I’ve read several of Marshall’s previous pirate tales, but this is the best written and most intriguing one. I enjoyed it on so many levels. One reason I don’t always review her books, which are written strictly for adults, is because of the mature and explicit bedroom scenes that some may find objectionable. This is definitely true in The Pirate’s Secret Baby, but the majority of the story is a wonderful tale of cunning pirates and captivating would-be pirates. If those who may have reservations gloss over the more controversial scenes, I think you’ll enjoy the story as much as I did.

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Review Copyrighted ©2014 Cindy Vallar

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              Art: What the Parrot Saw
What the Parrot Saw
By Darlene Marshall
Eve D. Ackerman, 2019, ISBN 978-0578425429, US $15.99
E-book ISBN 9780463188774, $3.99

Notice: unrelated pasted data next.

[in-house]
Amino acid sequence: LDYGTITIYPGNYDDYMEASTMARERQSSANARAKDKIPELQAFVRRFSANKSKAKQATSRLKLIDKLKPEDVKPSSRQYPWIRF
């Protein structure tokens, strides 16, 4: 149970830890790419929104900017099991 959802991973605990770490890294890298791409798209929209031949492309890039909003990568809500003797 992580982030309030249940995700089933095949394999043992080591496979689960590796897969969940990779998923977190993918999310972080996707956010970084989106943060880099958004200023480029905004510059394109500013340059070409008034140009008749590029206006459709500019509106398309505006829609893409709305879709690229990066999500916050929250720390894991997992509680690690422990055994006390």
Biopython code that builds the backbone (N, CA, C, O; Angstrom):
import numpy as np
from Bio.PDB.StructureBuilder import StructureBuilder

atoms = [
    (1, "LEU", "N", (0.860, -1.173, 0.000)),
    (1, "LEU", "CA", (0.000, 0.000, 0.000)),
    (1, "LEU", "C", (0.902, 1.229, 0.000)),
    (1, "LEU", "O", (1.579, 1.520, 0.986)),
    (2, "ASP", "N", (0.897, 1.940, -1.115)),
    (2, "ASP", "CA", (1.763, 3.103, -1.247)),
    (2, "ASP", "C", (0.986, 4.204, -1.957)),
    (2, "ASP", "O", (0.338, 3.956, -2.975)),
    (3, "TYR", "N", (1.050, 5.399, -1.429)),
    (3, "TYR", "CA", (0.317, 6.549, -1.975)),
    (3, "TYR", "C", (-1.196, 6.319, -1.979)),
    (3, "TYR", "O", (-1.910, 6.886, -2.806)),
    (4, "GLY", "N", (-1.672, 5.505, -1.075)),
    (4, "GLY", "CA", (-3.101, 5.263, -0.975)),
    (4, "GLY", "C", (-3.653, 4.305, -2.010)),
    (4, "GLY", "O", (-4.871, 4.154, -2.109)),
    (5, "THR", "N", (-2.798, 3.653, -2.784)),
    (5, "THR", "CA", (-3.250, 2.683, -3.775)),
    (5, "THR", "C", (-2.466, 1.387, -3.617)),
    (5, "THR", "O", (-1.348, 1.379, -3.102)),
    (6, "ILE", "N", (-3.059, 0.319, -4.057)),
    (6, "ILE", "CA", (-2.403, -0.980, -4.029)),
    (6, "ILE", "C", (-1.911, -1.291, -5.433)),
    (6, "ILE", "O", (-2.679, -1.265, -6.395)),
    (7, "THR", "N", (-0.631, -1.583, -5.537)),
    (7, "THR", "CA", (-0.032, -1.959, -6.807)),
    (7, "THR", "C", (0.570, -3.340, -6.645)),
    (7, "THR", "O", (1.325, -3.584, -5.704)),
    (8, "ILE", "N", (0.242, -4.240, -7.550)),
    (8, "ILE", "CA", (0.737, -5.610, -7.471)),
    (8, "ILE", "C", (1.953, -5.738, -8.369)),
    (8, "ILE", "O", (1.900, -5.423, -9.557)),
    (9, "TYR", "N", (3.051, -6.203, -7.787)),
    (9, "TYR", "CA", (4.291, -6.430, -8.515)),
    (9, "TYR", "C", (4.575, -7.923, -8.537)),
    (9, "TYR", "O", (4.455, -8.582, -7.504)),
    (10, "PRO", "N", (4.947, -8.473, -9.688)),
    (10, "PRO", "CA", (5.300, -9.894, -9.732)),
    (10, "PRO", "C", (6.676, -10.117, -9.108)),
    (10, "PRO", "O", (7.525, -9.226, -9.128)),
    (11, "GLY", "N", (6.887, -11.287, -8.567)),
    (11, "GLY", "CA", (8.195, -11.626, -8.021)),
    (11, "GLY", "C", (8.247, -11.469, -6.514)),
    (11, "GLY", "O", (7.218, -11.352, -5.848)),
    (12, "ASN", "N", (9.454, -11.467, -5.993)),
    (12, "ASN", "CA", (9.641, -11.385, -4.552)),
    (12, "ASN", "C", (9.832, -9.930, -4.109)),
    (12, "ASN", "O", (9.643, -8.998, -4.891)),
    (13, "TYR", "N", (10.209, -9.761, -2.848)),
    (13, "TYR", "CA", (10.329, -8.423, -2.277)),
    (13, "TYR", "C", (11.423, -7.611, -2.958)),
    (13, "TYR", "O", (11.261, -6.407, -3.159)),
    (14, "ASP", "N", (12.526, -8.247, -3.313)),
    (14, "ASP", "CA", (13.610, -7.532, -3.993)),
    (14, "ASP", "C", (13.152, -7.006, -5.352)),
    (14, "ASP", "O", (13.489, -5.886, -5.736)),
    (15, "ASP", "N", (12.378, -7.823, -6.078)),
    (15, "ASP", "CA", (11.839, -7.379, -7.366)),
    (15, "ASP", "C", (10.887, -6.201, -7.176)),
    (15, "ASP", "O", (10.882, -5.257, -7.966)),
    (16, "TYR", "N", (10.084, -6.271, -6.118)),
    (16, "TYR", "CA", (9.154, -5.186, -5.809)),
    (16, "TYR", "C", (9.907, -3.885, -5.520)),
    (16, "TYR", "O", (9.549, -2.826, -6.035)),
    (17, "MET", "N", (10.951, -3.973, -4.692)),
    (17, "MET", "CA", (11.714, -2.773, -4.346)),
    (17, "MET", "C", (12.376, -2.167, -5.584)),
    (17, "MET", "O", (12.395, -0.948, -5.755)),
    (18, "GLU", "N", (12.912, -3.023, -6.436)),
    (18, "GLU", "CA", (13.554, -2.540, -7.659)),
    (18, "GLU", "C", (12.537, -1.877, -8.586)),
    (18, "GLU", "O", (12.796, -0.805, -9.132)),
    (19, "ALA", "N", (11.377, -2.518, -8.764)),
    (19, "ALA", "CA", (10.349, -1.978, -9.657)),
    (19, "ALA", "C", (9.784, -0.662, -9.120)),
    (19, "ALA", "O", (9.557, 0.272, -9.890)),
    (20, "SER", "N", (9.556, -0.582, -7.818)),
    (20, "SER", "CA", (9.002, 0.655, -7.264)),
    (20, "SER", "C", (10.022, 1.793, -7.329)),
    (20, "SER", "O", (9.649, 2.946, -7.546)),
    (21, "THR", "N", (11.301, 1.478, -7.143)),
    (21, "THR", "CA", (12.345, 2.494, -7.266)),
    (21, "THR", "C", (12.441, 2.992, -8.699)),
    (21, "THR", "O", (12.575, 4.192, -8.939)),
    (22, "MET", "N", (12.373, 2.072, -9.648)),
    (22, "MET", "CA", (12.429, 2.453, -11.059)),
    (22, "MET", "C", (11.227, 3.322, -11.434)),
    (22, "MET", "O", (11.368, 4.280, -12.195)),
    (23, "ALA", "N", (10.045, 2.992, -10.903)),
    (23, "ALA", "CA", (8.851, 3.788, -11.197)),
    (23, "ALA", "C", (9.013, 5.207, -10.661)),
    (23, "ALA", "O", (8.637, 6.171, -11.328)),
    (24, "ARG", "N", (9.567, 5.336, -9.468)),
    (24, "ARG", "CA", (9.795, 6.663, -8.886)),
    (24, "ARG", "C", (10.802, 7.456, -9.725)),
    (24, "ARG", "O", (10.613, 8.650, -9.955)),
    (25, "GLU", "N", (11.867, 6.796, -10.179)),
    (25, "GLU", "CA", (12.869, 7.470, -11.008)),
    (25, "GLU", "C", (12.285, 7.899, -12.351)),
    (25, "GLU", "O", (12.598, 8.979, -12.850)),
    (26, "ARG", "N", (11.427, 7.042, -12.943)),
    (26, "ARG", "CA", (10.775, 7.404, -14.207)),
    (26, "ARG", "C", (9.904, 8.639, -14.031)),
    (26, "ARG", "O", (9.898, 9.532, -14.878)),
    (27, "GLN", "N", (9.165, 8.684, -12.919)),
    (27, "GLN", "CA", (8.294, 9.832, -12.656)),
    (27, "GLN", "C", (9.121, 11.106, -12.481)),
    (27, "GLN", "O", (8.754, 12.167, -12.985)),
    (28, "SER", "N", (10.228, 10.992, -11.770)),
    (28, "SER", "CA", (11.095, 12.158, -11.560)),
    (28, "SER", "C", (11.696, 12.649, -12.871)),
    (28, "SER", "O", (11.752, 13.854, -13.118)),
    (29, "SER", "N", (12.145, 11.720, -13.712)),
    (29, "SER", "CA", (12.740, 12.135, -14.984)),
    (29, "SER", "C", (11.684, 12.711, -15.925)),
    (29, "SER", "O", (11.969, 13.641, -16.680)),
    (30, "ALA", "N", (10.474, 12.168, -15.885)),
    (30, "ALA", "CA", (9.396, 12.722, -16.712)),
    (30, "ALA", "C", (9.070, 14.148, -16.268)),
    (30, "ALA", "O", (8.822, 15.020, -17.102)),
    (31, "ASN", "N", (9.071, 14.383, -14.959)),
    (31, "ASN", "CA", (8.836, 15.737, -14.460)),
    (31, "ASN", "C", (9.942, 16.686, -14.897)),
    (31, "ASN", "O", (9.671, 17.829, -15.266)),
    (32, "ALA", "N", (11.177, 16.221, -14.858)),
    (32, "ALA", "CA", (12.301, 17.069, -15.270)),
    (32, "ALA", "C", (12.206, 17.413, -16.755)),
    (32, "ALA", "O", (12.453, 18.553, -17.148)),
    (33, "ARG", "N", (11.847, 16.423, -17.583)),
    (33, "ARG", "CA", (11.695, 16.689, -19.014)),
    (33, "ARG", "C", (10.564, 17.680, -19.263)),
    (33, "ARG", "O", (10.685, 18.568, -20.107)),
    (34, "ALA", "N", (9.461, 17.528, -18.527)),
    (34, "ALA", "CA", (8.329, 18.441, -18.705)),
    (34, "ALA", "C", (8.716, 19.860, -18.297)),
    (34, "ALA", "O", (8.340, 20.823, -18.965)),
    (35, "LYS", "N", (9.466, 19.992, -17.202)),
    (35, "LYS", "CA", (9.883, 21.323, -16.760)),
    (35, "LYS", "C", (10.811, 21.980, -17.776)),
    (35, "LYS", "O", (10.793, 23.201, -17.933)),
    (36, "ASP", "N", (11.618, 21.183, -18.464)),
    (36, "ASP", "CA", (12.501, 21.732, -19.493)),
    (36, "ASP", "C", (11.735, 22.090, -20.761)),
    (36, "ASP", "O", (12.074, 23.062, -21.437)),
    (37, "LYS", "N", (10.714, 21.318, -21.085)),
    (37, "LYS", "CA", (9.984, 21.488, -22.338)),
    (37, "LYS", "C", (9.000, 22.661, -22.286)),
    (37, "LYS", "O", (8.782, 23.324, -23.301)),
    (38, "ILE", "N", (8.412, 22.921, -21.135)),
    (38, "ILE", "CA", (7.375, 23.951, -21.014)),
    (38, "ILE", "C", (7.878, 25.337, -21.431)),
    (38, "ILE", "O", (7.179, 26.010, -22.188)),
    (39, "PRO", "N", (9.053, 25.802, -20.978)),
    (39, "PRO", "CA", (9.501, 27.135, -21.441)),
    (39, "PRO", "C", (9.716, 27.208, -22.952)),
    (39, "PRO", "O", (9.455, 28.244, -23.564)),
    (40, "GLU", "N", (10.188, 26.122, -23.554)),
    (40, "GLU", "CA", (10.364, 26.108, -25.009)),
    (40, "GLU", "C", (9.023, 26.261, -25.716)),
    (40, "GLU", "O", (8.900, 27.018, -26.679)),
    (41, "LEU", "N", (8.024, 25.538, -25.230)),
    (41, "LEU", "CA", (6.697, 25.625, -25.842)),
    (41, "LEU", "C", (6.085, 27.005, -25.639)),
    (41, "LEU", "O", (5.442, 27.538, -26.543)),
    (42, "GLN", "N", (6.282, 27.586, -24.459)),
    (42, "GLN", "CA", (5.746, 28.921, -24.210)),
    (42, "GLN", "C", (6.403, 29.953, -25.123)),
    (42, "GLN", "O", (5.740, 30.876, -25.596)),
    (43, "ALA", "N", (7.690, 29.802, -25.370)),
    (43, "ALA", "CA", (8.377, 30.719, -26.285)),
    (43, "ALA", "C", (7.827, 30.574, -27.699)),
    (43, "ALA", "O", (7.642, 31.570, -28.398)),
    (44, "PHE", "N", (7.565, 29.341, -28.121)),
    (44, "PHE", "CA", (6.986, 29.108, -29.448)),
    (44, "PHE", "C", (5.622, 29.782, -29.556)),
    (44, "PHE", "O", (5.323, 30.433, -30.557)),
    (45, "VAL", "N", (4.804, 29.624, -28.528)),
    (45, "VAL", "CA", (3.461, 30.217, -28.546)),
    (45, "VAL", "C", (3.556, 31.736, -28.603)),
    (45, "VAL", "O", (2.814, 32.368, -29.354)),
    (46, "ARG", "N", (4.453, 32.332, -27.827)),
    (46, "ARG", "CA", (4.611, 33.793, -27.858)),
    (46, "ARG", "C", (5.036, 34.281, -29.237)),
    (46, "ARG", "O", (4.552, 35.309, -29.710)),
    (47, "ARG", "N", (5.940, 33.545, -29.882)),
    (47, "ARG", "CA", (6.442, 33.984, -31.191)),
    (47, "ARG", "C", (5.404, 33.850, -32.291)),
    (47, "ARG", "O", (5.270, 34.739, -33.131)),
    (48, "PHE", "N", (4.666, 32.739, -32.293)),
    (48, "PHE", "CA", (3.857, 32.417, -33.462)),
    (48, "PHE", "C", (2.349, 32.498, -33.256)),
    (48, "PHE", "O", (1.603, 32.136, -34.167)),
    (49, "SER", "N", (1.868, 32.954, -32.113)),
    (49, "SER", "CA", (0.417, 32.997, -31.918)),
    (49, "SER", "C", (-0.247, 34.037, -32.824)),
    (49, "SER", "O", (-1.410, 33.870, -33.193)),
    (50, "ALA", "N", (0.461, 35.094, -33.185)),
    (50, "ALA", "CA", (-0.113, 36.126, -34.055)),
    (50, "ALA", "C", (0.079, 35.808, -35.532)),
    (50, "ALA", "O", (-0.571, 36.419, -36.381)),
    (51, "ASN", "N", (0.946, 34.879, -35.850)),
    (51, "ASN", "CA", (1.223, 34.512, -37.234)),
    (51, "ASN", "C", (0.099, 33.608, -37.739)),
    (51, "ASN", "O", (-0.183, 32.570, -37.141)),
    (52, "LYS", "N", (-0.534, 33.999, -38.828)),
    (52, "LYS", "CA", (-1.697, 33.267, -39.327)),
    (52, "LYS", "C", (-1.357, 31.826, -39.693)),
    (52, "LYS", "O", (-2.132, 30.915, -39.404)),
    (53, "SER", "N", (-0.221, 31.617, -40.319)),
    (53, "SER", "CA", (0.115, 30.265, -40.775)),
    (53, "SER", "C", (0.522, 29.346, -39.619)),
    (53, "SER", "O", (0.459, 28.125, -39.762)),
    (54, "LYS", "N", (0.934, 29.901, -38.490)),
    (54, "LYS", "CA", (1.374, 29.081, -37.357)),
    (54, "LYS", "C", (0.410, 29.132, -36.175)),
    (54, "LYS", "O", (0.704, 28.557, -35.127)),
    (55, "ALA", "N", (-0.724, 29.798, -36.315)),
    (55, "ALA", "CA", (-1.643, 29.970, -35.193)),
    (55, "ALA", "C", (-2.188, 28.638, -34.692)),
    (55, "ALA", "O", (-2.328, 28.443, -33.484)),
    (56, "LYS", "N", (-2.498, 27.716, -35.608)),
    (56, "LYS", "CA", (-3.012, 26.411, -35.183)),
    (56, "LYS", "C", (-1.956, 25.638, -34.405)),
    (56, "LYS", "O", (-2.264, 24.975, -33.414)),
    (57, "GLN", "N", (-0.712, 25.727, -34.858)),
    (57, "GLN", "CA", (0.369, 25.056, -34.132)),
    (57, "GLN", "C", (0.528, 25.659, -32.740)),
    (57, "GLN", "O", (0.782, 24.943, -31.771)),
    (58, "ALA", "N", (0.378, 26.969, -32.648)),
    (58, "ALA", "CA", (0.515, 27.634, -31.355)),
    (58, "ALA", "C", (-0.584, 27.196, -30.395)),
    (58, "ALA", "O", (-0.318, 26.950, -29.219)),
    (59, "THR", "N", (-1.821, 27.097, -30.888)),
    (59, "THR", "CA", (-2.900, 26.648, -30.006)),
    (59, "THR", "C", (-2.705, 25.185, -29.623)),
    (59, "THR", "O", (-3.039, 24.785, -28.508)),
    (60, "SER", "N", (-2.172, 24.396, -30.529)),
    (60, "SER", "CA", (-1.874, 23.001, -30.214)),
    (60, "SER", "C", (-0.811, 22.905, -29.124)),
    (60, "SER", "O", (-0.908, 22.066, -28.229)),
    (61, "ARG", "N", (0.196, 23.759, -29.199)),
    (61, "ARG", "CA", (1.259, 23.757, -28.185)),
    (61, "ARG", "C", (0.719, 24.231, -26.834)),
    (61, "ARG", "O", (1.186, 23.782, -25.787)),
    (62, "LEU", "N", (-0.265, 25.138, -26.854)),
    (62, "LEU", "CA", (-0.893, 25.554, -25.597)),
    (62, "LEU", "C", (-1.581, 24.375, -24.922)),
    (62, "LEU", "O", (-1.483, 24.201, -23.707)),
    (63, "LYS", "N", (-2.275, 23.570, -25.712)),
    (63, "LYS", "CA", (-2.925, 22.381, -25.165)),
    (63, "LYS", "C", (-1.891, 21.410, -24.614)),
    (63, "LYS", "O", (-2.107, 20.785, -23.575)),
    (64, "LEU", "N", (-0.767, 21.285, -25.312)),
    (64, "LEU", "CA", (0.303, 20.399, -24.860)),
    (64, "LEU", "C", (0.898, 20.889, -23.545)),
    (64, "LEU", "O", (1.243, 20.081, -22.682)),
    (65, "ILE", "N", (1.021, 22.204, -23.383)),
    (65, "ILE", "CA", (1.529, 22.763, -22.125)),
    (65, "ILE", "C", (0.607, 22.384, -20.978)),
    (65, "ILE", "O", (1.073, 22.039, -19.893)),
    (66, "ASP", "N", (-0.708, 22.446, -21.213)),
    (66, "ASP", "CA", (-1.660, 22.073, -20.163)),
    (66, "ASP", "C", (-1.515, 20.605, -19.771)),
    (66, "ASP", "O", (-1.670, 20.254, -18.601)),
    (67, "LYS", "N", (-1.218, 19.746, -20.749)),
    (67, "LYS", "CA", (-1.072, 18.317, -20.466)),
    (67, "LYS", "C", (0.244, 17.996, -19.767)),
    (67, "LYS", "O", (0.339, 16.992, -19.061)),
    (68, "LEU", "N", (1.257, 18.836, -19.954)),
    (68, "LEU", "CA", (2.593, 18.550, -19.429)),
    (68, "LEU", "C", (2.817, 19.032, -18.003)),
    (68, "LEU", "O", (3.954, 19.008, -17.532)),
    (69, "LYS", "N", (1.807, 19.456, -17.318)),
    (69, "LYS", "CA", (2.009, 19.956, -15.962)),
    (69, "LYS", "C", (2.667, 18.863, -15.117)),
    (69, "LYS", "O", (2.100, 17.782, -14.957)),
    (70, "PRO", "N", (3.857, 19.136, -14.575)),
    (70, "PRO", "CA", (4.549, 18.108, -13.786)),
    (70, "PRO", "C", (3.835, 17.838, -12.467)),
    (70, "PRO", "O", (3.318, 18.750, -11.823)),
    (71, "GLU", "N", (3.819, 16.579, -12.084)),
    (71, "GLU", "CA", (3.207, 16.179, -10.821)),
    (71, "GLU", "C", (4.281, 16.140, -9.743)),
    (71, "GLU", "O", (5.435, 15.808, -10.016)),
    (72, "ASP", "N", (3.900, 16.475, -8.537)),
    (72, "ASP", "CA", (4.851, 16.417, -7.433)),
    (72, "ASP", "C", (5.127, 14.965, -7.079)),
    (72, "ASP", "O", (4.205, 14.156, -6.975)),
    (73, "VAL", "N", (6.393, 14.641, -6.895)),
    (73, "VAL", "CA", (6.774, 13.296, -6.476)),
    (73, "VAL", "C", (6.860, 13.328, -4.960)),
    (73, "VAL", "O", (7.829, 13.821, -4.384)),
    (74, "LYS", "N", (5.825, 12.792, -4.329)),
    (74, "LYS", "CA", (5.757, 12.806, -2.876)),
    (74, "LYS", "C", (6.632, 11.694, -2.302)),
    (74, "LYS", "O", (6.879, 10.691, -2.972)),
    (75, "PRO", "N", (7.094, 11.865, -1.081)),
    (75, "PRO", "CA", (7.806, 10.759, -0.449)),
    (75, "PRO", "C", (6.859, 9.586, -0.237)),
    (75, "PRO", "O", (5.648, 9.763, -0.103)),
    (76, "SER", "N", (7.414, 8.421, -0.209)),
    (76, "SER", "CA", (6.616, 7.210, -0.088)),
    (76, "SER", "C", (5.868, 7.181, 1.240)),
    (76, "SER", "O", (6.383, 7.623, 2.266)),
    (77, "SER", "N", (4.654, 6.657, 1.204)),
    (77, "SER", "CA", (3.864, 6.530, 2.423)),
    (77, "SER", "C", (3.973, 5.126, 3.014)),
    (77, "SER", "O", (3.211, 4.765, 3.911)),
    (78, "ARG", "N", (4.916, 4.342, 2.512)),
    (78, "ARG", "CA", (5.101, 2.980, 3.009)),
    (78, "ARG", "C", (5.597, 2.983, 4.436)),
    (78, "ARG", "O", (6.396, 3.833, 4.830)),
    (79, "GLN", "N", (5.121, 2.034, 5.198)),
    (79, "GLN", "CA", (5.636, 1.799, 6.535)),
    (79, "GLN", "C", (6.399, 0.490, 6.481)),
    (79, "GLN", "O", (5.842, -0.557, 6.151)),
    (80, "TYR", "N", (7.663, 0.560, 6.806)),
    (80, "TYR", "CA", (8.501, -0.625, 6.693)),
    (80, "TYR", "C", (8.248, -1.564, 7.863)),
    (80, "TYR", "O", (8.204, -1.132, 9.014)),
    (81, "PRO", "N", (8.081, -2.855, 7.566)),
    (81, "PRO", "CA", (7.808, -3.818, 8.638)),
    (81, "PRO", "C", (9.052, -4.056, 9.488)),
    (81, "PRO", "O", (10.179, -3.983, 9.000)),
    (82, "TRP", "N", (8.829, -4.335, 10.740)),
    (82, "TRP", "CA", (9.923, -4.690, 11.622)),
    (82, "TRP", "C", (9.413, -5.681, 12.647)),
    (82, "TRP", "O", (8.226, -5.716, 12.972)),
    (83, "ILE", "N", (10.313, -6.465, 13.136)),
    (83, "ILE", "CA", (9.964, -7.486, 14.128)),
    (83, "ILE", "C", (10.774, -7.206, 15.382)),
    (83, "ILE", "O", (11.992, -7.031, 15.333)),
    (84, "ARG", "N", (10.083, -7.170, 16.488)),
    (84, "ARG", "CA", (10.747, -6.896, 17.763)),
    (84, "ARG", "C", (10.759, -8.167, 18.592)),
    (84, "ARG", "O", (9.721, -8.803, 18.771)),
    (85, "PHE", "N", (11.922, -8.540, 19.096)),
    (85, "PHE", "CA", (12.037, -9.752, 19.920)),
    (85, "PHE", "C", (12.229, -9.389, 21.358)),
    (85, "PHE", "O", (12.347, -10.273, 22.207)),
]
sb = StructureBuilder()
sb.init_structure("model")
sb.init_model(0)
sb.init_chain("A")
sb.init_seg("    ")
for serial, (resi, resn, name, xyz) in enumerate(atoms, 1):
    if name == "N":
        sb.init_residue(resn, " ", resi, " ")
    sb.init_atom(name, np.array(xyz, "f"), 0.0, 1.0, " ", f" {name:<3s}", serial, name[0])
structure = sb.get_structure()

Blackmailed by a brothel madam, Captain Matt St. Armand acquires a package that needs safekeeping. One might expect this to be boxed cargo of some type, but this package turns out to be a scribbler named Oliver Woodruff, who has a penchant for annoying Americans with his antislavery views. Matt agrees to take him to Nassau, but only if he does as he’s told and isn’t too annoying. After all, the Prodigal Son carries only two things – crew and cargo, and Oliver hasn’t a clue about sailing a schooner. That makes him just about worthless to Matt . . . but his manner of speech and style of dress spark a kernel of an idea that may alter Matt’s thinking.